If you wanted a fun 2-door from Ford in 1973 you had a few options. You could get a little junky Pinto, a larger junky Maverick, a plus sized Mustang, a gigantic Torino or a XXL Thunderbird (which was a 5000lb two-door, no joke). But there was another Skywalker. There was a hidden gem, built in Germany by Ford, badged as the Mercury Capri, and it handled better than anything from the Americas. Oddly enough, the American public loved the Capri and at its peak the Capri was the second most imported car into the USA (first was the Beetle, of course). However, you don’t find many Capris driving around on the street today and this next example is about the top of the market…and wowza, that is some groovy paint. Find this 1973 Mercury Capri bidding for $17,000 in Charlotte, NC via eBay.
Tipper Rock On sent in this next car with the note; There is always a lot of talk on DT of high mileage Mercedes-Benz diesels. Check out this Maverick’s mileage! Yes indeed, 469k miles is a boat load for any car, particularly one as basic and underappreciated as the Maverick. Anyway, I’d buy this car just to make it hit that 500k mile mark if I had a commute these days. Find this 1973 Ford Maverick offered for $5000 in Yorba Linda, CA via craigslist.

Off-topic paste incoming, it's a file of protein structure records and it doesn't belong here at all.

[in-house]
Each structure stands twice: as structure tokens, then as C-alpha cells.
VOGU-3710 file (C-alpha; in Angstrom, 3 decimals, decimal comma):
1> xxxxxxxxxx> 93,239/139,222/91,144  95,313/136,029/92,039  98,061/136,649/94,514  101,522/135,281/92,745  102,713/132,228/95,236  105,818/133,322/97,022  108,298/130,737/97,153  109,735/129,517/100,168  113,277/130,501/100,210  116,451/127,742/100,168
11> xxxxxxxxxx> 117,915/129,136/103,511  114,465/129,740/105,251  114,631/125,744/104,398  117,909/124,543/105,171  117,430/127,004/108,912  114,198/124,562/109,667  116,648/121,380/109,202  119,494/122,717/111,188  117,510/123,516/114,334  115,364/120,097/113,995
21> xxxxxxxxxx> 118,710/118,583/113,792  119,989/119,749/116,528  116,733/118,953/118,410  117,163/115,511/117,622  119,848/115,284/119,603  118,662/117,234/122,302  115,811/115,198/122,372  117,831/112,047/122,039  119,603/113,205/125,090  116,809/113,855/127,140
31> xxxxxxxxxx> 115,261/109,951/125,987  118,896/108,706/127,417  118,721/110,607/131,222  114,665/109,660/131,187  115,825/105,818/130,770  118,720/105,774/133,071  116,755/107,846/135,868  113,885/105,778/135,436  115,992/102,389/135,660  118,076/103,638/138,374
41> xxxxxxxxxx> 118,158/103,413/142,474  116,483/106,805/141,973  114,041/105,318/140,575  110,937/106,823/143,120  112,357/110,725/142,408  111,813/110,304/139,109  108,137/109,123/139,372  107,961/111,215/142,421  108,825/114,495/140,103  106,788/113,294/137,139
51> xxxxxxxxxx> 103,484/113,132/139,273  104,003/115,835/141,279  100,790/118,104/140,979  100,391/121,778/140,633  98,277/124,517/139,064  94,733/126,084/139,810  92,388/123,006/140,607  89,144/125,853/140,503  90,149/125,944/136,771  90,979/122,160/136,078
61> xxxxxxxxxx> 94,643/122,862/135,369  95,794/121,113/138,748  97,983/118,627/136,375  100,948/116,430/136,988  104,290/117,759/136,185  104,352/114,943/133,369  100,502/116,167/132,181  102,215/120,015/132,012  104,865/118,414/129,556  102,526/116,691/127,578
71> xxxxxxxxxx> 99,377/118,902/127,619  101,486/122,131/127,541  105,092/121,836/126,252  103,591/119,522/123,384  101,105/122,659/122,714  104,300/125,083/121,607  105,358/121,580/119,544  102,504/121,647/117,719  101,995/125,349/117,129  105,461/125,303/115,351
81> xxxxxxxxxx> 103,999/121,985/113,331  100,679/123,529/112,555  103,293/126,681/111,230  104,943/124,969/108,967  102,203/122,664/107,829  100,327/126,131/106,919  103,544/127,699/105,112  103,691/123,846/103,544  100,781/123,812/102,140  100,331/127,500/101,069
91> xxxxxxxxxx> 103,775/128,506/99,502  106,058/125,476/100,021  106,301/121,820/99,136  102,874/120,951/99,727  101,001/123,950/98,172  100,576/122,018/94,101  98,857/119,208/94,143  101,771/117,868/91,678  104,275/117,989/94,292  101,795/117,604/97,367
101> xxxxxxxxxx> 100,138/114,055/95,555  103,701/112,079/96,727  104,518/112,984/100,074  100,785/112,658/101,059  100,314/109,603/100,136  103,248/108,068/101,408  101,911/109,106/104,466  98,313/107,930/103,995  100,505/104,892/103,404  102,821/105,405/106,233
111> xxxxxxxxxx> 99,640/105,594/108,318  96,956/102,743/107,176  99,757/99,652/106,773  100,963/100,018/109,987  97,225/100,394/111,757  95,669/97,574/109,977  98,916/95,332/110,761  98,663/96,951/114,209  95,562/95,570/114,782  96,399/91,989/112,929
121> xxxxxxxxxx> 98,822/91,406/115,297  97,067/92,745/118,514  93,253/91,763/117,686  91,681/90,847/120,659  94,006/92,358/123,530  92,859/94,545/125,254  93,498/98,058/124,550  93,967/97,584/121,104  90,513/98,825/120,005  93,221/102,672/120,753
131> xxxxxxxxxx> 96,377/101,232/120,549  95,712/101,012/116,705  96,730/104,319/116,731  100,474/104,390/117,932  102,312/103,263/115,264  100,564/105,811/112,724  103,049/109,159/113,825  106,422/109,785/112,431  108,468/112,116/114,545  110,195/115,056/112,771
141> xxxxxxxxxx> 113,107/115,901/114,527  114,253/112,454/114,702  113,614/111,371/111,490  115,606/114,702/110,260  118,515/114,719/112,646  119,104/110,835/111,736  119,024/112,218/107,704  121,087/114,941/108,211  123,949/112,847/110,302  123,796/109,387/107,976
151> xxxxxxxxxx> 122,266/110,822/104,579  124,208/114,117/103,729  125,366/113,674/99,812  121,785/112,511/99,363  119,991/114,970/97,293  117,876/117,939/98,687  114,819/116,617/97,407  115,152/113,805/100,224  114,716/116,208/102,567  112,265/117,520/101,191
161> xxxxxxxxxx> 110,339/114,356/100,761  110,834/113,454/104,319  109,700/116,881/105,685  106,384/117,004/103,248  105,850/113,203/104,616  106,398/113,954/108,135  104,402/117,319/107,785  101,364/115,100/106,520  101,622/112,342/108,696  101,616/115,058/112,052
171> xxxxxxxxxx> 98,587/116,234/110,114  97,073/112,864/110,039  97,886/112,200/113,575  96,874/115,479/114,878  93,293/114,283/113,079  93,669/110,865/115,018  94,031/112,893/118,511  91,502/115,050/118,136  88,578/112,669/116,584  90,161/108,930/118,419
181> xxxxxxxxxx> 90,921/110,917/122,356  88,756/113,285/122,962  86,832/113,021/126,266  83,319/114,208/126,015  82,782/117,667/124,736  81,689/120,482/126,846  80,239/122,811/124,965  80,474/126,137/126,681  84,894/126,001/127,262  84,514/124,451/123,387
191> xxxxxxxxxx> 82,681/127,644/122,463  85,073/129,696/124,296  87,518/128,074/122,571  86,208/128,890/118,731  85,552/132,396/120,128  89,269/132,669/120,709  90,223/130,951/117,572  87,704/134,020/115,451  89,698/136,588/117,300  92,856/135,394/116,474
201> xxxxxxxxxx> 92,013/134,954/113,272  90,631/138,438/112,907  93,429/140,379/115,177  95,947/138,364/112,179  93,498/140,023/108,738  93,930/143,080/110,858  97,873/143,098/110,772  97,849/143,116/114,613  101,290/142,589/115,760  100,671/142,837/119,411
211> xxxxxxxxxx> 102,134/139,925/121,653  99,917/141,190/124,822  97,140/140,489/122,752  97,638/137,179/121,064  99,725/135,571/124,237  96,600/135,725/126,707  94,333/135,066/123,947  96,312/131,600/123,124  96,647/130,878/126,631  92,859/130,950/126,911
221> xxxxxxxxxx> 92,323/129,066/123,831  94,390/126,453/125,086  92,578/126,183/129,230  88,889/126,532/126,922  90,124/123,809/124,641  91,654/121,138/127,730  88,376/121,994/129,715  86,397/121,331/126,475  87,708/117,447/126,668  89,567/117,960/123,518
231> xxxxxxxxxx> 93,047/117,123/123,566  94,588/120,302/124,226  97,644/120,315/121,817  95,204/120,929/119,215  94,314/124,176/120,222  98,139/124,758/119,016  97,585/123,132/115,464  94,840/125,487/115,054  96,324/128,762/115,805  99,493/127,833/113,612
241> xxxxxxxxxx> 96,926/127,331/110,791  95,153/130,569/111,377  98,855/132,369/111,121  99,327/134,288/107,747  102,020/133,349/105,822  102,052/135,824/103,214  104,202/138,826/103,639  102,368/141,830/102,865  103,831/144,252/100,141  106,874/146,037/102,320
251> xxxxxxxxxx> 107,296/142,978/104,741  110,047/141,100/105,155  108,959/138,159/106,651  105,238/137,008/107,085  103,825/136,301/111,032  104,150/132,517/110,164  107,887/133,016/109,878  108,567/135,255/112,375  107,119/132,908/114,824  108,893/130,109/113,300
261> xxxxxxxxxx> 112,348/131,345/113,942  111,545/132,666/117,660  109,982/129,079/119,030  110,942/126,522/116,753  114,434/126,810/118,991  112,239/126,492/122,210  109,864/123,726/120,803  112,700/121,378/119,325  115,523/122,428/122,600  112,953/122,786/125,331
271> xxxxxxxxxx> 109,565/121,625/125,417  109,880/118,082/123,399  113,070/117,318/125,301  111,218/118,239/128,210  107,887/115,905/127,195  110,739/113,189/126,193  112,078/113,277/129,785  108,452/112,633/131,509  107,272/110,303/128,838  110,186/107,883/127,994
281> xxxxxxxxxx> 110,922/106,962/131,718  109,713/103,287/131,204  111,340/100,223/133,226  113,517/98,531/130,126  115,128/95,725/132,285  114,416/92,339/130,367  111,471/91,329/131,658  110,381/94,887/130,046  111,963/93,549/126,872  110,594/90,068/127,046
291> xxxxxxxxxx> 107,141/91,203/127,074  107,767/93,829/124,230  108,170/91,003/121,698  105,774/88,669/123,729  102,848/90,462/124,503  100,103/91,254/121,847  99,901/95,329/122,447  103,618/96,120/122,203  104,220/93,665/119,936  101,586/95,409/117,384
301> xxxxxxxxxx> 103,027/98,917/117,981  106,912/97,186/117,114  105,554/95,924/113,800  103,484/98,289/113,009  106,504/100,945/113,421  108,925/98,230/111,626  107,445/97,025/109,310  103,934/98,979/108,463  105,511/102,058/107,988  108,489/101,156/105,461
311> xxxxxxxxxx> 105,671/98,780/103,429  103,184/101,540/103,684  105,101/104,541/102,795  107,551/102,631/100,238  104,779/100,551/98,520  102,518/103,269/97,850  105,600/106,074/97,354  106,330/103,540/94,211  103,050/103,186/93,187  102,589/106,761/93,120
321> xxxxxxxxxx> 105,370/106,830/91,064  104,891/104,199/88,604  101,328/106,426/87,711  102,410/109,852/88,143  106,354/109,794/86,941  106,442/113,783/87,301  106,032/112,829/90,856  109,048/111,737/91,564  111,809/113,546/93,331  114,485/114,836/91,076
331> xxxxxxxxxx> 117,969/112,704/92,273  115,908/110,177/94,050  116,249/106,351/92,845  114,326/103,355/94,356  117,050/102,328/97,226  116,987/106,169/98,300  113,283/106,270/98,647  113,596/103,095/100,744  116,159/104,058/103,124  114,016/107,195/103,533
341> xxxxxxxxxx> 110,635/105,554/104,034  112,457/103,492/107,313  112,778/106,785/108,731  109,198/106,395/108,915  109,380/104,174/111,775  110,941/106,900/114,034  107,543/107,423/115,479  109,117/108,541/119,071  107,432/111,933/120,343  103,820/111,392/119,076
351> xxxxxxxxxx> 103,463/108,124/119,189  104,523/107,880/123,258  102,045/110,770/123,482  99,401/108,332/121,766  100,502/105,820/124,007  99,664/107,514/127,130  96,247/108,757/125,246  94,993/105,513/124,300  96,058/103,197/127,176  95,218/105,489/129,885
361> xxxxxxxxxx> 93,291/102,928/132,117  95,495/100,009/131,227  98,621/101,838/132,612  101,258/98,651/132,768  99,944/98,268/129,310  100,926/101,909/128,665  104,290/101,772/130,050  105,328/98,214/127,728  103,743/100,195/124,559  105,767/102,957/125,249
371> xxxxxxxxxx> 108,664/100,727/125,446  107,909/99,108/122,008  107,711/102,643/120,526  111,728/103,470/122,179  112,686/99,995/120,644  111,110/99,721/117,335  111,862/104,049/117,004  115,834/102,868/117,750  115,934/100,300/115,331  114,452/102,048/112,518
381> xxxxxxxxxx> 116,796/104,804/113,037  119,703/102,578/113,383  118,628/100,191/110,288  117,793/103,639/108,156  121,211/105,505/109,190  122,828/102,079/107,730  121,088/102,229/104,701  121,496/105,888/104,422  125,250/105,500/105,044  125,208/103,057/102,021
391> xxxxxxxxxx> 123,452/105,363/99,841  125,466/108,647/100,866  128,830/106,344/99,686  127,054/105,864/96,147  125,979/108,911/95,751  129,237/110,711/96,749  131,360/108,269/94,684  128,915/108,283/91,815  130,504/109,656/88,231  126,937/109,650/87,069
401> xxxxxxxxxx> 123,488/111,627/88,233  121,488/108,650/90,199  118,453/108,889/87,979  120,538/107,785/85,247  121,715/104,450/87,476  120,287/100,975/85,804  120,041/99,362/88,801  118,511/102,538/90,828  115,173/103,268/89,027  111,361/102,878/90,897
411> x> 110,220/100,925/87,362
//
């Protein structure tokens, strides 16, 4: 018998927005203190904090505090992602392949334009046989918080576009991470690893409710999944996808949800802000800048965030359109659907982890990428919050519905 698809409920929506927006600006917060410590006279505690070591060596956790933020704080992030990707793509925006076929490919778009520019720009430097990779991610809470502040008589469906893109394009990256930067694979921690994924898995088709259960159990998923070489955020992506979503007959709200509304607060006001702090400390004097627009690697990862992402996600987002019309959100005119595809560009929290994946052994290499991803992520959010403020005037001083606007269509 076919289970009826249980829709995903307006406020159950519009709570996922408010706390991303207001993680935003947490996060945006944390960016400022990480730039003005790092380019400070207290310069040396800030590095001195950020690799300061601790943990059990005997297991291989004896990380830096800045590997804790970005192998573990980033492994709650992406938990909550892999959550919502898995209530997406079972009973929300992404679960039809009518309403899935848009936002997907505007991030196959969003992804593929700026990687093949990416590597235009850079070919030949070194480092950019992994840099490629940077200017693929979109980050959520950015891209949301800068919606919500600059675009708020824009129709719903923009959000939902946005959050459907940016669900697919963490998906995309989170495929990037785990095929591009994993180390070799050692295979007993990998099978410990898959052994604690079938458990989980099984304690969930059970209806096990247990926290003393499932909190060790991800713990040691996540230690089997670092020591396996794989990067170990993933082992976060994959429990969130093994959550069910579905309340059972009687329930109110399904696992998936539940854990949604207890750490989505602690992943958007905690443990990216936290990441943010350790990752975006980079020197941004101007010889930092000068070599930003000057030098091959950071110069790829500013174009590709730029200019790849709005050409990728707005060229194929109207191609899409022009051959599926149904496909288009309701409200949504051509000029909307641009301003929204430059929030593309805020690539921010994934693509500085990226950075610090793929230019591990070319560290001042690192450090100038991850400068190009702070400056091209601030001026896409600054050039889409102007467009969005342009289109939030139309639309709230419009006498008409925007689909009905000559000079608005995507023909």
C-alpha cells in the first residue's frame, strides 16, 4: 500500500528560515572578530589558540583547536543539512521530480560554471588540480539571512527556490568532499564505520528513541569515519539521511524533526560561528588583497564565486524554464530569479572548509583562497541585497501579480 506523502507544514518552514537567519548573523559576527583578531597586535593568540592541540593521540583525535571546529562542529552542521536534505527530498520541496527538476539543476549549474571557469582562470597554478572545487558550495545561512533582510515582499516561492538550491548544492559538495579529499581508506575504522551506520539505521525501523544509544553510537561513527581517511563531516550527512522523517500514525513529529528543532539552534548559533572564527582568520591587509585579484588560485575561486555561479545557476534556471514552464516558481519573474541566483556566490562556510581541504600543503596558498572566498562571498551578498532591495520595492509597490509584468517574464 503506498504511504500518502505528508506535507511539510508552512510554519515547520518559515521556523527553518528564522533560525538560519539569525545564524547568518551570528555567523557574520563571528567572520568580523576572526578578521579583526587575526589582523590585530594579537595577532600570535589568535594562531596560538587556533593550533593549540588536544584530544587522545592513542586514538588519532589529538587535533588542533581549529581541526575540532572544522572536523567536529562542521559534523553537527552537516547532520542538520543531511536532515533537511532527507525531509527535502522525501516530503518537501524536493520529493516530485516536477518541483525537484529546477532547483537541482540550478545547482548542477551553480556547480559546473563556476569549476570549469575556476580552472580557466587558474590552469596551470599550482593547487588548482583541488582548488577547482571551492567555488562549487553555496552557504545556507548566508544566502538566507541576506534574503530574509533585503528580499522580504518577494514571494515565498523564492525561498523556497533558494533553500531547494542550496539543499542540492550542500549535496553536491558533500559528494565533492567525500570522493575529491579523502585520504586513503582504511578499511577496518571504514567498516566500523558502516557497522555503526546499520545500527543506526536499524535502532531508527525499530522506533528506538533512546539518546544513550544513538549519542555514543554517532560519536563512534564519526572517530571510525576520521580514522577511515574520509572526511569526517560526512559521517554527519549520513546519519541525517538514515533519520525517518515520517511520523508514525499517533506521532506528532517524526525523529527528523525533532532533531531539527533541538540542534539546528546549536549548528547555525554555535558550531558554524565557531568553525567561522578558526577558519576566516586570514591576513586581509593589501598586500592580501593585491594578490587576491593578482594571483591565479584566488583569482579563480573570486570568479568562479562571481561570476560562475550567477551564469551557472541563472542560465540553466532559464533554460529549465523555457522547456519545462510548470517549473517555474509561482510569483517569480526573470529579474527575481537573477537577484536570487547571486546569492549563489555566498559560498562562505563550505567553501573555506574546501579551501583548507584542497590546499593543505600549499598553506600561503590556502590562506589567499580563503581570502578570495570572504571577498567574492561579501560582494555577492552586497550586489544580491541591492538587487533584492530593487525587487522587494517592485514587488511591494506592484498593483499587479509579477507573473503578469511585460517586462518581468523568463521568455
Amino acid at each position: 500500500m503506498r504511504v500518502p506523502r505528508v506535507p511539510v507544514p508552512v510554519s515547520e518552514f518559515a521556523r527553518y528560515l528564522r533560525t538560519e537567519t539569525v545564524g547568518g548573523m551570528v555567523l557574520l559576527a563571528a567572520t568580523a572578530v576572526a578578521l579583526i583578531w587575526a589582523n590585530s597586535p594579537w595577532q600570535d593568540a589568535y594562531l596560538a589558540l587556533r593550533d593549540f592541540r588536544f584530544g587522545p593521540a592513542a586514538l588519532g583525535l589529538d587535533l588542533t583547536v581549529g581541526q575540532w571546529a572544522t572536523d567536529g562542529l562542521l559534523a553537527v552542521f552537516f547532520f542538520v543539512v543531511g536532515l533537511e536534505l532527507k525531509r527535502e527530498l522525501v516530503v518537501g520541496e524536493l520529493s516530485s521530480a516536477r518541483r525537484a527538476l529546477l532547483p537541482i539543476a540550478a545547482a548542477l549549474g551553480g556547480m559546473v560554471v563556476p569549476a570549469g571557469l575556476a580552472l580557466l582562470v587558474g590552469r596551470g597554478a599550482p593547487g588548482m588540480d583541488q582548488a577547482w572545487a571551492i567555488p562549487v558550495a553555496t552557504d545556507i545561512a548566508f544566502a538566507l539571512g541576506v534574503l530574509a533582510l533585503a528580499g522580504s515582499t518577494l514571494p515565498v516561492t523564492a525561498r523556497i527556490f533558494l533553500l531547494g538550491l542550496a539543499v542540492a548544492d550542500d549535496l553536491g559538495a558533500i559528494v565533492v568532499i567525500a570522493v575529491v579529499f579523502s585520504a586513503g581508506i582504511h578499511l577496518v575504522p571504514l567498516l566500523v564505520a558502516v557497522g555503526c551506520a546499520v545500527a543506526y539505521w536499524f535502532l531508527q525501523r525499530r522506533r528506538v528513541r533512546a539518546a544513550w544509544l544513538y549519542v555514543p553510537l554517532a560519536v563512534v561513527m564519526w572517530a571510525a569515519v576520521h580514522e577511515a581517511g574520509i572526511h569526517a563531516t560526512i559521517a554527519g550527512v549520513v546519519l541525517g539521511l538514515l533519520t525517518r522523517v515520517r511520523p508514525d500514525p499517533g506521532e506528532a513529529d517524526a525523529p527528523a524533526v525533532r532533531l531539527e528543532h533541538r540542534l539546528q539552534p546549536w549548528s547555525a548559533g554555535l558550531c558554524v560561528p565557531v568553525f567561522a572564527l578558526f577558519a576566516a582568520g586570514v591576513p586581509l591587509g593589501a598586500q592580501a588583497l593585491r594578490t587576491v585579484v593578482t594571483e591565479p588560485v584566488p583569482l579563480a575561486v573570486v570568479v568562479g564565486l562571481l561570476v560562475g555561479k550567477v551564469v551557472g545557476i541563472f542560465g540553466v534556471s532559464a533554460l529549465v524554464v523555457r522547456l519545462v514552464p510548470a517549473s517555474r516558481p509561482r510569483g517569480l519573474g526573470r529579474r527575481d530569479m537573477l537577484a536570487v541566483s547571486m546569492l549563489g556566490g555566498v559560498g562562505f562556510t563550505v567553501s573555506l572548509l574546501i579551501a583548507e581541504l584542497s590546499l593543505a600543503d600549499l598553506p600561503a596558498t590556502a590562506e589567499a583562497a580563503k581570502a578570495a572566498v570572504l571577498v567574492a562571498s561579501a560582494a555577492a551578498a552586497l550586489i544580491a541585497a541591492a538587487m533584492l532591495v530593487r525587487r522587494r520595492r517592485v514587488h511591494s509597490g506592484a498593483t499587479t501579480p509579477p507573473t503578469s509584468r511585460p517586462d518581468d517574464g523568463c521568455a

I saw the photos for this next car and was enchanted by the deep red paint. And I was truly hoping from the deepest pit in my heart that the interior pics would reveal a stick shift…but alas…this second generation Taurus SHO was one of the few that left the factory without a pedal for your left foot…and I don’t see why you’d want to drive this thing. It is slower and less reliable than something like a late model Acura TSX sedan or any number of other front-drive sedans with slushboxes and basic accommodations…but the manual transmission version brings with it all the charisma, joie de vivre and analog goodness that comes with life with a manual. Why do all the clean ones have to be slushbox? Find this 1993 Ford Taurus SHO offered for $5500 in Phoenix, AZ via craigslist. Tip from Rock On!